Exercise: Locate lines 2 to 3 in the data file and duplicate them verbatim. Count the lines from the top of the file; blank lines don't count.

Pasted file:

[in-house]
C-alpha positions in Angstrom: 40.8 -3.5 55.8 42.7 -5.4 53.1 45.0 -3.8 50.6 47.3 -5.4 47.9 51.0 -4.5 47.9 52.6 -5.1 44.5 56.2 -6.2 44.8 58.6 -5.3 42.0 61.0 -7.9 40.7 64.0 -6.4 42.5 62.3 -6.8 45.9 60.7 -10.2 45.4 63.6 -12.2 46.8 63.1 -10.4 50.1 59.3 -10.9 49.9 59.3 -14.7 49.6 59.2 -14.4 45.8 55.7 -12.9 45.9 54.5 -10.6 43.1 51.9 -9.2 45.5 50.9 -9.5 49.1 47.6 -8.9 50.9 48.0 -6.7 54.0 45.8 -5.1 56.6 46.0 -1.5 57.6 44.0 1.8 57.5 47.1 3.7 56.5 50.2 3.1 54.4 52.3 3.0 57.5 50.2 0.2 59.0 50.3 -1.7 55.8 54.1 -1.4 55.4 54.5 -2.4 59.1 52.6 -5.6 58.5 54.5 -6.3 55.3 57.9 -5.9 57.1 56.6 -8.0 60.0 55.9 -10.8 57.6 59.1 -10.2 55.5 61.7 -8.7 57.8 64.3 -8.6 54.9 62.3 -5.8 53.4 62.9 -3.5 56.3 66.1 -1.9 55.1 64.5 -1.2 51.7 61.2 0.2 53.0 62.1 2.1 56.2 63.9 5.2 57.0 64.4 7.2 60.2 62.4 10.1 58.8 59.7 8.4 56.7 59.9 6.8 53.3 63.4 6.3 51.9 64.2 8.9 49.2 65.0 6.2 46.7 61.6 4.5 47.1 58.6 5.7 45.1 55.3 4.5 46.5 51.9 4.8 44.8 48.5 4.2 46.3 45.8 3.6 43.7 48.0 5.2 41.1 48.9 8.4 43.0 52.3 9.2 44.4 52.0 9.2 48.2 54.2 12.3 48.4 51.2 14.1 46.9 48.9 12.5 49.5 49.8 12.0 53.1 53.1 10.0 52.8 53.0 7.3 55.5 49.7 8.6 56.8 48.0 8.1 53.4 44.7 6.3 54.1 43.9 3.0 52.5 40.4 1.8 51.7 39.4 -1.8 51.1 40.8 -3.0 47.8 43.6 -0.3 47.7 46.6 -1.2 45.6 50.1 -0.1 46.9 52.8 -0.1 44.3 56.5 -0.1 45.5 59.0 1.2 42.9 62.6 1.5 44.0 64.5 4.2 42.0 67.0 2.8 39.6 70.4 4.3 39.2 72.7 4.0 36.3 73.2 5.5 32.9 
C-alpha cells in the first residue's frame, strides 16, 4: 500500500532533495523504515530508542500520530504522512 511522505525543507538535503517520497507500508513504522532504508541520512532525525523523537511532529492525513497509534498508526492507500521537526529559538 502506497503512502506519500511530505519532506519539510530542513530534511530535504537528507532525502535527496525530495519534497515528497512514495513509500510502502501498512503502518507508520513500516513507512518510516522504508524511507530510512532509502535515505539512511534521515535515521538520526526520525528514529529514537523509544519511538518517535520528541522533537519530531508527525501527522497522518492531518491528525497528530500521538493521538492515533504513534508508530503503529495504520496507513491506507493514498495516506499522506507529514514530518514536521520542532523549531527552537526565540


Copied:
C-alpha positions in Angstrom: 40.8 -3.5 55.8 42.7 -5.4 53.1 45.0 -3.8 50.6 47.3 -5.4 47.9 51.0 -4.5 47.9 52.6 -5.1 44.5 56.2 -6.2 44.8 58.6 -5.3 42.0 61.0 -7.9 40.7 64.0 -6.4 42.5 62.3 -6.8 45.9 60.7 -10.2 45.4 63.6 -12.2 46.8 63.1 -10.4 50.1 59.3 -10.9 49.9 59.3 -14.7 49.6 59.2 -14.4 45.8 55.7 -12.9 45.9 54.5 -10.6 43.1 51.9 -9.2 45.5 50.9 -9.5 49.1 47.6 -8.9 50.9 48.0 -6.7 54.0 45.8 -5.1 56.6 46.0 -1.5 57.6 44.0 1.8 57.5 47.1 3.7 56.5 50.2 3.1 54.4 52.3 3.0 57.5 50.2 0.2 59.0 50.3 -1.7 55.8 54.1 -1.4 55.4 54.5 -2.4 59.1 52.6 -5.6 58.5 54.5 -6.3 55.3 57.9 -5.9 57.1 56.6 -8.0 60.0 55.9 -10.8 57.6 59.1 -10.2 55.5 61.7 -8.7 57.8 64.3 -8.6 54.9 62.3 -5.8 53.4 62.9 -3.5 56.3 66.1 -1.9 55.1 64.5 -1.2 51.7 61.2 0.2 53.0 62.1 2.1 56.2 63.9 5.2 57.0 64.4 7.2 60.2 62.4 10.1 58.8 59.7 8.4 56.7 59.9 6.8 53.3 63.4 6.3 51.9 64.2 8.9 49.2 65.0 6.2 46.7 61.6 4.5 47.1 58.6 5.7 45.1 55.3 4.5 46.5 51.9 4.8 44.8 48.5 4.2 46.3 45.8 3.6 43.7 48.0 5.2 41.1 48.9 8.4 43.0 52.3 9.2 44.4 52.0 9.2 48.2 54.2 12.3 48.4 51.2 14.1 46.9 48.9 12.5 49.5 49.8 12.0 53.1 53.1 10.0 52.8 53.0 7.3 55.5 49.7 8.6 56.8 48.0 8.1 53.4 44.7 6.3 54.1 43.9 3.0 52.5 40.4 1.8 51.7 39.4 -1.8 51.1 40.8 -3.0 47.8 43.6 -0.3 47.7 46.6 -1.2 45.6 50.1 -0.1 46.9 52.8 -0.1 44.3 56.5 -0.1 45.5 59.0 1.2 42.9 62.6 1.5 44.0 64.5 4.2 42.0 67.0 2.8 39.6 70.4 4.3 39.2 72.7 4.0 36.3 73.2 5.5 32.9 
C-alpha cells in the first residue's frame, strides 16, 4: 500500500532533495523504515530508542500520530504522512 511522505525543507538535503517520497507500508513504522532504508541520512532525525523523537511532529492525513497509534498508526492507500521537526529559538 502506497503512502506519500511530505519532506519539510530542513530534511530535504537528507532525502535527496525530495519534497515528497512514495513509500510502502501498512503502518507508520513500516513507512518510516522504508524511507530510512532509502535515505539512511534521515535515521538520526526520525528514529529514537523509544519511538518517535520528541522533537519530531508527525501527522497522518492531518491528525497528530500521538493521538492515533504513534508508530503503529495504520496507513491506507493514498495516506499522506507529514514530518514536521520542532523549531527552537526565540